EMRs Could Be Valuable Allies in the War on Bioterrorism

  1. From Advance for Health Information Executives Newsletter

    Electronic Newsletter
    Vol. 2 * Issue 25
    January 10, 2002

    EMRs Could Be Valuable Allies in the War on Bioterrorism
    "Even in areas of the country where reporting of a small set of key infectious diseases is a legal requirement, physicians rarely comply," Dr. Alan Zelicoff told members of a House subcommittee last month, according to a Reuters report. "Why? The process is burdensome, inefficient and most importantly, almost never gives anything back to the physician that is of relevance to the patient she is caring for."

    The attitude that Zelicoff described is a common one-and one that could be deadly in the case of a bioterrorist attack. What would help, Zelicoff and others told the committee, is a way to link information effectively and in real time: in short, electronic medical records (EMRs).

    Dr. Michael Wagner of the University of Pittsburgh described how he and his colleagues had developed the Real-time Outbreak and Disease Surveillance (RODS) system. The system, currently being developed by the Laboratory for Computational Epidemiology within the Center for Biomedical Informatics, can help detect the presence of a disease outbreak and help health officials to categorize an outbreak. RODS collects its data directly from EMRs, eliminating the need for special reporting by physicians.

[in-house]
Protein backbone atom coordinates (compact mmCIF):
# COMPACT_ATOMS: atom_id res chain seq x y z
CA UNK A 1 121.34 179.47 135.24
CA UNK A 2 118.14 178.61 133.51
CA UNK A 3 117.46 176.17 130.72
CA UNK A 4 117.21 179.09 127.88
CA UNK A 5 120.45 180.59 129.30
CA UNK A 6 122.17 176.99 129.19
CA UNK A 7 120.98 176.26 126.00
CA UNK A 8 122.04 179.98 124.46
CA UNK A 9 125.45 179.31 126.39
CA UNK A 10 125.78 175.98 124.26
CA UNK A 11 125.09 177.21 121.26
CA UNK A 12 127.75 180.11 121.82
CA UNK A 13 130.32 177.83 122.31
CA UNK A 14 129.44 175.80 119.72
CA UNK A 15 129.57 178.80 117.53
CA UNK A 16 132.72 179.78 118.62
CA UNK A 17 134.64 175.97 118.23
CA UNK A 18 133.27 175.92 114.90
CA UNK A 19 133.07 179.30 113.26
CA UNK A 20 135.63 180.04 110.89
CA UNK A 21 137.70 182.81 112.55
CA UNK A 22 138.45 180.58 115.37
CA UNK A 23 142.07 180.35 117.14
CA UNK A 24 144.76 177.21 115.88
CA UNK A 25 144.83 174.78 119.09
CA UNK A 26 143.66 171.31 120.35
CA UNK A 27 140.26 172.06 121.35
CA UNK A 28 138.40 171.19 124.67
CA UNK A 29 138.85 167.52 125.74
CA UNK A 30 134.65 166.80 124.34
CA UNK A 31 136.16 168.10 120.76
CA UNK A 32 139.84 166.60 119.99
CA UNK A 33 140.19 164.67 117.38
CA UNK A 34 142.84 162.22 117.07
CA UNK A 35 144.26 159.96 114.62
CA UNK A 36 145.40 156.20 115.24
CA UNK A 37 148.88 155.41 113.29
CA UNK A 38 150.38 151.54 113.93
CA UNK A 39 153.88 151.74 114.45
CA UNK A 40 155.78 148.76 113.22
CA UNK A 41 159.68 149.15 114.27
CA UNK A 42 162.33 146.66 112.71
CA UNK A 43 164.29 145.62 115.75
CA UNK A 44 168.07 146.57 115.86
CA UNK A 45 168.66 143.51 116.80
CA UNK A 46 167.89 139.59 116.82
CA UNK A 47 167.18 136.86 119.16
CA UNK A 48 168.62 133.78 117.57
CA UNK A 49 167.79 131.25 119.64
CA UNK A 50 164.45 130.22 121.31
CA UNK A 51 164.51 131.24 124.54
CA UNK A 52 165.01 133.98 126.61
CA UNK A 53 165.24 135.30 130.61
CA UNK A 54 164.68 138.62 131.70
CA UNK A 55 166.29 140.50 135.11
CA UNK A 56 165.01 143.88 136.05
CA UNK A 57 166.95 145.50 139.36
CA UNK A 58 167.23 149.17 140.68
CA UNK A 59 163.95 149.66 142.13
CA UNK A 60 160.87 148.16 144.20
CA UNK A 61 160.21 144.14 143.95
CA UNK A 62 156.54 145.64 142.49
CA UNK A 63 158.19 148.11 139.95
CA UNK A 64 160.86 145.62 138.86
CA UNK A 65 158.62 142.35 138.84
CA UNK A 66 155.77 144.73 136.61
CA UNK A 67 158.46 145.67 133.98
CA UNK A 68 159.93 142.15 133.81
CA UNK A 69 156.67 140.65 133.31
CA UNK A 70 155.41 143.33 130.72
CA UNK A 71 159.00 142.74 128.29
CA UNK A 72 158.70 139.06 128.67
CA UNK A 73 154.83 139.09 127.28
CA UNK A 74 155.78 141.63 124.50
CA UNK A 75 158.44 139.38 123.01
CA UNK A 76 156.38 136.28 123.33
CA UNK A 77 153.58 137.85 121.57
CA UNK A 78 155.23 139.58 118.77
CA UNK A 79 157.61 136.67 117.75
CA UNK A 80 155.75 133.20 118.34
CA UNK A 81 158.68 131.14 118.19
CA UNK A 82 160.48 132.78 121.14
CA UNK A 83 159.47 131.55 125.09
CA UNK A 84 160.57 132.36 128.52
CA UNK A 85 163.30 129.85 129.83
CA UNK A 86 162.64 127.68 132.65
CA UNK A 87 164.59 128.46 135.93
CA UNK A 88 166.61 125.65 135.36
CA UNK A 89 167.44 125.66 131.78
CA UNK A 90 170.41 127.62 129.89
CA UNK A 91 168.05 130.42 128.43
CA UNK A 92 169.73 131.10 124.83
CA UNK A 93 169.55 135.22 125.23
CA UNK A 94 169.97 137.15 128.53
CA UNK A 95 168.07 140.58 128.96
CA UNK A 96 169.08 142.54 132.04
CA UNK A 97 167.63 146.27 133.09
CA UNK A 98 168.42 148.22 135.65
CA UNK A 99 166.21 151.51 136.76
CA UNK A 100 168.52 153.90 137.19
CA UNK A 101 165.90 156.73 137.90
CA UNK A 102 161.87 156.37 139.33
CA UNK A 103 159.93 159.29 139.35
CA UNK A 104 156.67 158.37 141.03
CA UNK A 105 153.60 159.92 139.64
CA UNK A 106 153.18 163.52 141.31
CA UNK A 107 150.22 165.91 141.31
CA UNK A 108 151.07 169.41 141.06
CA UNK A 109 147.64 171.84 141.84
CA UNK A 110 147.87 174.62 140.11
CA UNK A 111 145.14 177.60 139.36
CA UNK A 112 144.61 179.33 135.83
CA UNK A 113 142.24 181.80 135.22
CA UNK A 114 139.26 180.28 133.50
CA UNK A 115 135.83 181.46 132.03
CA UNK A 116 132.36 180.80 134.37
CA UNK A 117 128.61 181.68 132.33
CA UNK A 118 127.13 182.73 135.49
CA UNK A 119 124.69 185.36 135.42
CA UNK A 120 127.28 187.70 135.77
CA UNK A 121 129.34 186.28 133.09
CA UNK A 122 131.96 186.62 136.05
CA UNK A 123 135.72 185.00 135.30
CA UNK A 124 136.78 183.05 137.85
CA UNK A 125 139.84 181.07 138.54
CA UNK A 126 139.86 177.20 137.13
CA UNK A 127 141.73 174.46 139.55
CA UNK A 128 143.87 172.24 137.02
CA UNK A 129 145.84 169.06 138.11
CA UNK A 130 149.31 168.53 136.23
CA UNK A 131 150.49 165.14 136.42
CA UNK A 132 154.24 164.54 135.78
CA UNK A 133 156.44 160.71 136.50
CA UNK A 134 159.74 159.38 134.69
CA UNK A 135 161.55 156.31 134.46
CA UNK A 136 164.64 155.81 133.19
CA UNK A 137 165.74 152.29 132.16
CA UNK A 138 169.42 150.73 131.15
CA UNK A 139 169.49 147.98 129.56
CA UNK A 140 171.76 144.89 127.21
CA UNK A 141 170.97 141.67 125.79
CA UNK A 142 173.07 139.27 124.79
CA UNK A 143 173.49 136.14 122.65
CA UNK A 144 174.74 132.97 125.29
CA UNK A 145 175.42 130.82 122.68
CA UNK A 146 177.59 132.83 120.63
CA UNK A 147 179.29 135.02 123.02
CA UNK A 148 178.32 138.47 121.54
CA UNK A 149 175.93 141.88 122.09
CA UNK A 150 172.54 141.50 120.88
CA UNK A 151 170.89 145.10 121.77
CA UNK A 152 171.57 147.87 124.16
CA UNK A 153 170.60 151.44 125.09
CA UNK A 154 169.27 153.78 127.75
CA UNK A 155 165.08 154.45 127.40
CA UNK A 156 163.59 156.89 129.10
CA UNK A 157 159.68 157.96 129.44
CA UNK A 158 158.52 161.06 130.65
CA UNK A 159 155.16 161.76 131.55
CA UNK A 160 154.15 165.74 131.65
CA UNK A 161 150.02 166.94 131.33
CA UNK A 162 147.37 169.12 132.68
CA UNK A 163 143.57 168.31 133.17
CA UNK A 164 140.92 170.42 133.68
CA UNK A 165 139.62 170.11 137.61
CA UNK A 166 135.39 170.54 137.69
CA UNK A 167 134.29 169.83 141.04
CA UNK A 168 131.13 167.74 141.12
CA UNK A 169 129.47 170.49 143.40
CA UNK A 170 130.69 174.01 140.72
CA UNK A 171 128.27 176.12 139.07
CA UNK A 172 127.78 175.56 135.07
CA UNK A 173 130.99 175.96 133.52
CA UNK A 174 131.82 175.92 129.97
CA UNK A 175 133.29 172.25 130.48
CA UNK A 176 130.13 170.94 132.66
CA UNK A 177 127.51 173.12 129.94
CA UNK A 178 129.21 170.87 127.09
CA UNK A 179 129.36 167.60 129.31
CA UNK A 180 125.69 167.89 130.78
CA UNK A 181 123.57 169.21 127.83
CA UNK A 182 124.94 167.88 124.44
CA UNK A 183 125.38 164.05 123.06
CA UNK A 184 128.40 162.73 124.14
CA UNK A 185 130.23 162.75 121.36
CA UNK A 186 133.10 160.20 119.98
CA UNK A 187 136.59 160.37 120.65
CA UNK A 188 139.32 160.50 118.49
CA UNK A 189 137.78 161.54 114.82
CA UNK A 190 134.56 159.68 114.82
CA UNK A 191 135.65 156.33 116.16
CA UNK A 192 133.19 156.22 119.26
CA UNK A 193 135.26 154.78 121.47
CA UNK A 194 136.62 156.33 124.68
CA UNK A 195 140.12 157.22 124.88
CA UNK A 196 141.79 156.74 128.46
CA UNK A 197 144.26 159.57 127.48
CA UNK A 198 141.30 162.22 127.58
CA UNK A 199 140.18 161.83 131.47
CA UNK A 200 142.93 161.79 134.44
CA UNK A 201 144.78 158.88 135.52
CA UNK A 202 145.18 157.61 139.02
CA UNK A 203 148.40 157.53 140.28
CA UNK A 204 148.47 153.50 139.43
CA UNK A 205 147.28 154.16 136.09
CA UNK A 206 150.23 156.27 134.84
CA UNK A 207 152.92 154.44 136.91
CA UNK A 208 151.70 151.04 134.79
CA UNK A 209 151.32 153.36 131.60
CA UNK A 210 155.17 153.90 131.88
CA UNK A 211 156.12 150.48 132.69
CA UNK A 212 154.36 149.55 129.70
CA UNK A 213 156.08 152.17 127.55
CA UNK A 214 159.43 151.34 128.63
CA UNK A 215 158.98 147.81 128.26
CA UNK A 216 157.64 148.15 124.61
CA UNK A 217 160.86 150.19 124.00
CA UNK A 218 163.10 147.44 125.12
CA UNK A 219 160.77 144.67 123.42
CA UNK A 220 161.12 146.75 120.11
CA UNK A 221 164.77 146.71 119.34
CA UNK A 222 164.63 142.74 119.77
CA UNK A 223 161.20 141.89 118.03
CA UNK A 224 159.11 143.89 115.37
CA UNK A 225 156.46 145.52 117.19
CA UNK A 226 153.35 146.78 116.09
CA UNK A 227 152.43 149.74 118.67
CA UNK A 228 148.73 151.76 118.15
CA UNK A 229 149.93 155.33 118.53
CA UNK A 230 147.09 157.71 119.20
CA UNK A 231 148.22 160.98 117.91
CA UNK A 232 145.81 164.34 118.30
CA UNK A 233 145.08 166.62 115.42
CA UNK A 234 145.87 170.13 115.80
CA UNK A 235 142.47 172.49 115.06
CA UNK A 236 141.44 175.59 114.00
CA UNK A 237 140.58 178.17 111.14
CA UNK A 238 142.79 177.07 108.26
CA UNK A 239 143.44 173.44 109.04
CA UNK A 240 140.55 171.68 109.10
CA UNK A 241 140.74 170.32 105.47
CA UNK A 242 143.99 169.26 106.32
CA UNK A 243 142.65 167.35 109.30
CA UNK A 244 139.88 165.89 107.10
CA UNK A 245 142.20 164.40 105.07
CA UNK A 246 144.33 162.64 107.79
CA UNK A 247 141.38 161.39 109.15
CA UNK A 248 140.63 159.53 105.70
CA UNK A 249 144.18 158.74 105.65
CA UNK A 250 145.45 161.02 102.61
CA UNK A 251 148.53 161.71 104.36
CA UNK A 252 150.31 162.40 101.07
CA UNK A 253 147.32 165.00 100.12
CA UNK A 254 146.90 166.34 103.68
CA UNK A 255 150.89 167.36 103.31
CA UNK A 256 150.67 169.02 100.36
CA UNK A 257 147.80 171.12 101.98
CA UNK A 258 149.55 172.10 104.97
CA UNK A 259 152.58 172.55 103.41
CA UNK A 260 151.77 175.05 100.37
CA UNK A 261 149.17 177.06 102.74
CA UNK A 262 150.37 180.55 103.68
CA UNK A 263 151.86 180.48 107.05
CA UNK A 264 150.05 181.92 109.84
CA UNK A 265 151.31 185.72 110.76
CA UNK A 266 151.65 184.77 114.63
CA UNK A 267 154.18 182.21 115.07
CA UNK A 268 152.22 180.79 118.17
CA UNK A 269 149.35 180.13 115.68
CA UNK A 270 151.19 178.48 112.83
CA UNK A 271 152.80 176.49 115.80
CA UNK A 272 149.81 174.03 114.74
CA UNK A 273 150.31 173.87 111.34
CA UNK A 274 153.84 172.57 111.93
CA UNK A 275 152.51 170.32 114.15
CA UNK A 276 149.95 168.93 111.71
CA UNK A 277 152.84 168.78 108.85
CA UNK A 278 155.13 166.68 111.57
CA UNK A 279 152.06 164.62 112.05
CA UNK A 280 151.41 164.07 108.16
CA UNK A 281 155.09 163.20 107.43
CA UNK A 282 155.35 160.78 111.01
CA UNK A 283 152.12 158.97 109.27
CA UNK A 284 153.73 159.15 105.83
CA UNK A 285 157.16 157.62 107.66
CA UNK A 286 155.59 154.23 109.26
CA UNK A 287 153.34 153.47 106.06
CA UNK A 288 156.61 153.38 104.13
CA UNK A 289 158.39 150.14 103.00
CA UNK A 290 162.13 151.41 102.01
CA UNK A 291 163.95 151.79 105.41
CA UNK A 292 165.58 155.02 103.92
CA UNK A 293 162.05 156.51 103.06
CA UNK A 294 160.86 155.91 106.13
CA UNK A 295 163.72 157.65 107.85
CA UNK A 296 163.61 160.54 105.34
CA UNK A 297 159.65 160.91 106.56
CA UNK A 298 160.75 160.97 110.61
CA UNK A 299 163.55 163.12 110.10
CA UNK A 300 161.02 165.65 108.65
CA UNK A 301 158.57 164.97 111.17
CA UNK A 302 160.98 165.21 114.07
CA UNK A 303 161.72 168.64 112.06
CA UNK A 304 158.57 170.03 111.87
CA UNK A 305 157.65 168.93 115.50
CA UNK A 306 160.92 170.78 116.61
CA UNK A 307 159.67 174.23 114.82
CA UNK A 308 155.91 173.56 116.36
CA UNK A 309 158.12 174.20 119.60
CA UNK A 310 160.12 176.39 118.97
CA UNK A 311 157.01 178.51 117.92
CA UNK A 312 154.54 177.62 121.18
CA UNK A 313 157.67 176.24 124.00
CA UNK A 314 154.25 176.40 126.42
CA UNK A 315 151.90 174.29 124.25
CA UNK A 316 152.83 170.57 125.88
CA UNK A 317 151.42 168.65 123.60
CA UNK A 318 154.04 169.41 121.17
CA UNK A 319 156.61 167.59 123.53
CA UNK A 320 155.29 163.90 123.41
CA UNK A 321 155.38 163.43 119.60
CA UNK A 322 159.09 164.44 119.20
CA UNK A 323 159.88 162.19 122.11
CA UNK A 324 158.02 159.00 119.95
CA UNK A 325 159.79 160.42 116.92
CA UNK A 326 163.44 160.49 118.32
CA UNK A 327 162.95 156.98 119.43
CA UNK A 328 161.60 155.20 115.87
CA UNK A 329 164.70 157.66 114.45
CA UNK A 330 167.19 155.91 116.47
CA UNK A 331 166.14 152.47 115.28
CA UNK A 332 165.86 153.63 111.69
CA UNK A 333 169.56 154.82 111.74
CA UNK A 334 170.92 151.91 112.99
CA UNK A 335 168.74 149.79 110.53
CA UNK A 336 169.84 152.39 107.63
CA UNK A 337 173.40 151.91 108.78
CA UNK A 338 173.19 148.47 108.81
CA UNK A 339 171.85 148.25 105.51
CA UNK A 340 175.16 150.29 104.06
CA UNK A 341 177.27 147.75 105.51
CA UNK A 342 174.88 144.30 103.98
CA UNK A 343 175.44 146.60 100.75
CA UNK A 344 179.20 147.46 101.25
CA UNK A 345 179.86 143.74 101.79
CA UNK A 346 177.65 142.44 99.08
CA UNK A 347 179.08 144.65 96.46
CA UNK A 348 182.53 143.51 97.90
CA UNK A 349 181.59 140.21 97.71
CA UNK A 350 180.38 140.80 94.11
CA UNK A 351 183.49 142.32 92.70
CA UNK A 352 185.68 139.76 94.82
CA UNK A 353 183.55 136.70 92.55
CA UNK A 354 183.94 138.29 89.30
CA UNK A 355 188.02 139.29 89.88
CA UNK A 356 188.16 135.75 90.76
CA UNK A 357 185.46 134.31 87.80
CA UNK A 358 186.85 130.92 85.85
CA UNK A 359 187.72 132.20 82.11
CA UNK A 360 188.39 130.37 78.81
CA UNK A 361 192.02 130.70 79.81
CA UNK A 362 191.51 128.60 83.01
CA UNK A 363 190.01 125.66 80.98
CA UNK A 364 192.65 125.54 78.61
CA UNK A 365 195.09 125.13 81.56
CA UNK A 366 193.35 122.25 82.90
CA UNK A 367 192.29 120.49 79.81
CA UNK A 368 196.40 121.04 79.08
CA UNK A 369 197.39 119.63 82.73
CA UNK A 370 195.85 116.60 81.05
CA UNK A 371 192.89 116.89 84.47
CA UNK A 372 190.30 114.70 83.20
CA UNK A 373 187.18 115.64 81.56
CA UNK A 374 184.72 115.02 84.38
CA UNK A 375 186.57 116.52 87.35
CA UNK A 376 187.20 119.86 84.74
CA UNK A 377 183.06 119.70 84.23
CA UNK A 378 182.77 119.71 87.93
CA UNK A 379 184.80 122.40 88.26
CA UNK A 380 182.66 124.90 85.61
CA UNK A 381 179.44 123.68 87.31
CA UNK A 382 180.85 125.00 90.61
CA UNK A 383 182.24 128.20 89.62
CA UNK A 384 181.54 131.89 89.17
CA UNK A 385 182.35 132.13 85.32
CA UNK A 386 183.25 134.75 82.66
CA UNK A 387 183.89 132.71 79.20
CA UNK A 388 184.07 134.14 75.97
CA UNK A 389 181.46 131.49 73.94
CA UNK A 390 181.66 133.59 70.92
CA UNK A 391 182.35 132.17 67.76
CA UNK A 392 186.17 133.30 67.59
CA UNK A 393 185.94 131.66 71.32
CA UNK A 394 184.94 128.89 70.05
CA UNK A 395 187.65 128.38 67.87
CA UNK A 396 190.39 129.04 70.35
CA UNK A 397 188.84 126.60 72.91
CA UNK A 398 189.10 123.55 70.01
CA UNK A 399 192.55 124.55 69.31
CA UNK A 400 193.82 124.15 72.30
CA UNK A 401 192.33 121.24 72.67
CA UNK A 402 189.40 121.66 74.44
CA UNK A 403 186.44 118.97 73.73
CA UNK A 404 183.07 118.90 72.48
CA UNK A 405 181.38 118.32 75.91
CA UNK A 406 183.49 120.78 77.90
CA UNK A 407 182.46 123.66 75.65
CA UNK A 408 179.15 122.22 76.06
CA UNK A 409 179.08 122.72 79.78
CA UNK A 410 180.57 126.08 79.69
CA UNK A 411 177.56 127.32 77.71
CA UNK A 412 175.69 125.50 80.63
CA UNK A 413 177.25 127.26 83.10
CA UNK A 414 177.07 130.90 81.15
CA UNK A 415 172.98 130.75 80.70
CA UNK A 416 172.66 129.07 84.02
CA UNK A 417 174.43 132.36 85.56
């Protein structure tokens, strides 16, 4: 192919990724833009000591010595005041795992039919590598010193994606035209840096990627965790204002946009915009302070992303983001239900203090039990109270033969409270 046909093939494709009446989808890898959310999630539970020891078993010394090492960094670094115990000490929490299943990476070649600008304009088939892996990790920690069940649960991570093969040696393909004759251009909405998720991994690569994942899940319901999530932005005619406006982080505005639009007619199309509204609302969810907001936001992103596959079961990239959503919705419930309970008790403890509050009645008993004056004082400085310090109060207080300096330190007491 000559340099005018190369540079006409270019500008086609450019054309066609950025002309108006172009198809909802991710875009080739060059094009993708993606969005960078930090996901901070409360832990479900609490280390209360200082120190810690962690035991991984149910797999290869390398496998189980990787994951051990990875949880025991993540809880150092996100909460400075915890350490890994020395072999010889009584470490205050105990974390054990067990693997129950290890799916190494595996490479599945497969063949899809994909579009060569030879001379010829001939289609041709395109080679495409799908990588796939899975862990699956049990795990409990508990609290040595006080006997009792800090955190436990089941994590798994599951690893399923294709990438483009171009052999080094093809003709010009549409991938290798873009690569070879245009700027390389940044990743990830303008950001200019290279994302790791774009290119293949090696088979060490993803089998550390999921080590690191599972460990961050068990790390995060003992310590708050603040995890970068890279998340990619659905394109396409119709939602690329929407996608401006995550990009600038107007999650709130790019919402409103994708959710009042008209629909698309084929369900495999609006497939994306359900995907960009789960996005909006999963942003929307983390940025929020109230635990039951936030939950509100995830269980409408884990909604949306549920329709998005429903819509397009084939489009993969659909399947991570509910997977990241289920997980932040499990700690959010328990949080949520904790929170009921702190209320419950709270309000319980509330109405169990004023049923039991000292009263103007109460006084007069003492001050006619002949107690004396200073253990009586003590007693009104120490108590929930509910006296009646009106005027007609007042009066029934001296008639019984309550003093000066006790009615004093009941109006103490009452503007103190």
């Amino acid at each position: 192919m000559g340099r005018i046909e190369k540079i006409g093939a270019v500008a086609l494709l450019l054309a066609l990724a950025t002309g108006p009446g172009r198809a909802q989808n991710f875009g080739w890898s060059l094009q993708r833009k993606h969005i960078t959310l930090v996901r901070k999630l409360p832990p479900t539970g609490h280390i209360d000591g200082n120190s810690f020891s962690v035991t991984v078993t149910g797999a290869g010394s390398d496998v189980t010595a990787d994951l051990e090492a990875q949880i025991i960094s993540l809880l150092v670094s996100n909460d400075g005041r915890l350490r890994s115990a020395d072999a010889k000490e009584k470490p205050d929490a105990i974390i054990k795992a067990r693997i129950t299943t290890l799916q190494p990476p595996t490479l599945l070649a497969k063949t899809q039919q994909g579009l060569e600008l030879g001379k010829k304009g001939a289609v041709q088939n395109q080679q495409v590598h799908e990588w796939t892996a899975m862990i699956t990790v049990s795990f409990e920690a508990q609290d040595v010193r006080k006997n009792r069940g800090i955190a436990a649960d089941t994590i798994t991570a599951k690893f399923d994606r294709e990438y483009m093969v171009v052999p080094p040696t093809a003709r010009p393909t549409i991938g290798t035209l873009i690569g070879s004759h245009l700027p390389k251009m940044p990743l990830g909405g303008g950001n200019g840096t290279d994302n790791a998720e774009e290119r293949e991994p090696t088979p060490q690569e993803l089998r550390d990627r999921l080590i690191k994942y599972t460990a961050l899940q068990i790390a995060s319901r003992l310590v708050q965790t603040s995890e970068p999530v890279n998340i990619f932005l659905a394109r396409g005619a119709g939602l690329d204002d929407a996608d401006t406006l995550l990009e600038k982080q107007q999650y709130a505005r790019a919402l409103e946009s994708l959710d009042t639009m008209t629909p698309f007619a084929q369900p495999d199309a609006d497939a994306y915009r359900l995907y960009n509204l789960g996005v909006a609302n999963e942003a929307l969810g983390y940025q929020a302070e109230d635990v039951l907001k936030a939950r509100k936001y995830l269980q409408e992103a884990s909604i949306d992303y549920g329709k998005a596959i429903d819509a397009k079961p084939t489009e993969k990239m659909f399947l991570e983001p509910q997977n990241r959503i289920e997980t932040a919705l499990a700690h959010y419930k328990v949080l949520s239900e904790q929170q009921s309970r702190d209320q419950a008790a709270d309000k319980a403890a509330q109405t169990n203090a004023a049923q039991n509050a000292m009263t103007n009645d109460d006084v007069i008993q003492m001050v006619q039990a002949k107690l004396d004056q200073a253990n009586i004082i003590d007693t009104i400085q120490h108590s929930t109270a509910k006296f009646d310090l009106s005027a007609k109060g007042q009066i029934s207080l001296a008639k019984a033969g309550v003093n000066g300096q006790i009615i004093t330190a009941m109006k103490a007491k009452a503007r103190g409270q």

According to the Reuters report, Quintiles Transnational also testified, explaining how its electronic disease surveillance system could draw on the pharmacy and medical claims data in its drug and disease database to create a "national early warning system."

    "An important feature of this system would be its ability to monitor and report indicators of potential bioterrorist events automatically, electronically and rapidly," said John Russell, executive vice president of Quintiles Transnational. "The electronic claims payment system-the process by which health care providers get compensated for providing services-is automatic, in place and national in scope."

    Also testifying was Claire Broome of the U.S. Centers of Disease Control and Prevention (CDC). The CDC, she said, is currently working on its National Electronic Disease Surveillance System (NEDSS). "NEDSS will include direct electronic linkages with the health care system," she told the subcommittee. "For example, medical information about important diagnostic tests can be shared electronically with public health as soon as a clinical laboratory receives a specimen or makes a diagnosis."

    All speakers seemed to agree that whatever approach is taken, progress needs to be made in collecting and analyzing this important information.

    For more information on "A Review of Federal Bioterrorism Preparedness Programs: Building an Early Warning Public Health Surveillance System," visit http://energycommerce.house.gov/107/...6/hearing.htm.
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